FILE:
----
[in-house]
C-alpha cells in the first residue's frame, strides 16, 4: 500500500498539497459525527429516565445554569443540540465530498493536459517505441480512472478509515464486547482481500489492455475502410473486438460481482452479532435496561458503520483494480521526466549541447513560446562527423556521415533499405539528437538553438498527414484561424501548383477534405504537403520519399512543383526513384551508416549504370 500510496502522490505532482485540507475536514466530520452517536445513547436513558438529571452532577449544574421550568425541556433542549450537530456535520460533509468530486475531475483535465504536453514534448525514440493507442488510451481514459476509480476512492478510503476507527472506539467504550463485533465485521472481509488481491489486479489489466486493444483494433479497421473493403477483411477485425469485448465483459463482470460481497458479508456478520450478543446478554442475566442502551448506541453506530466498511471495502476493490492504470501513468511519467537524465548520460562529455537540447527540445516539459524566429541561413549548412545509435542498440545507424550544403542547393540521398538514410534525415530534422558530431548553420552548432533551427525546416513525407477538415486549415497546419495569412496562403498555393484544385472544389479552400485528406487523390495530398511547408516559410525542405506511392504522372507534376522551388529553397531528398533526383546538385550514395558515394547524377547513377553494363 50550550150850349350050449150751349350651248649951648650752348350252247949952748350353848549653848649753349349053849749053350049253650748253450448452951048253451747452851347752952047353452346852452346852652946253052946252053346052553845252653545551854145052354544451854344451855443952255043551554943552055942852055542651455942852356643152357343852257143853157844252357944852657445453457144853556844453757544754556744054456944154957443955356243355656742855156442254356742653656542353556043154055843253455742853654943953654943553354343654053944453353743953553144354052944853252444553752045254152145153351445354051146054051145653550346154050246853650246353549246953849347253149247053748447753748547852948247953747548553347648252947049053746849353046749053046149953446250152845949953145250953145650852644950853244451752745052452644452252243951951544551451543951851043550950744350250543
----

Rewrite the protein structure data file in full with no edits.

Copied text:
[in-house]
C-alpha cells in the first residue's frame, strides 16, 4: 500500500498539497459525527429516565445554569443540540465530498493536459517505441480512472478509515464486547482481500489492455475502410473486438460481482452479532435496561458503520483494480521526466549541447513560446562527423556521415533499405539528437538553438498527414484561424501548383477534405504537403520519399512543383526513384551508416549504370 500510496502522490505532482485540507475536514466530520452517536445513547436513558438529571452532577449544574421550568425541556433542549450537530456535520460533509468530486475531475483535465504536453514534448525514440493507442488510451481514459476509480476512492478510503476507527472506539467504550463485533465485521472481509488481491489486479489489466486493444483494433479497421473493403477483411477485425469485448465483459463482470460481497458479508456478520450478543446478554442475566442502551448506541453506530466498511471495502476493490492504470501513468511519467537524465548520460562529455537540447527540445516539459524566429541561413549548412545509435542498440545507424550544403542547393540521398538514410534525415530534422558530431548553420552548432533551427525546416513525407477538415486549415497546419495569412496562403498555393484544385472544389479552400485528406487523390495530398511547408516559410525542405506511392504522372507534376522551388529553397531528398533526383546538385550514395558515394547524377547513377553494363 50550550150850349350050449150751349350651248649951648650752348350252247949952748350353848549653848649753349349053849749053350049253650748253450448452951048253451747452851347752952047353452346852452346852652946253052946252053346052553845252653545551854145052354544451854344451855443952255043551554943552055942852055542651455942852356643152357343852257143853157844252357944852657445453457144853556844453757544754556744054456944154957443955356243355656742855156442254356742653656542353556043154055843253455742853654943953654943553354343654053944453353743953553144354052944853252444553752045254152145153351445354051146054051145653550346154050246853650246353549246953849347253149247053748447753748547852948247953747548553347648252947049053746849353046749053046149953446250152845949953145250953145650852644950853244451752745052452644452252243951951544551451543951851043550950744350250543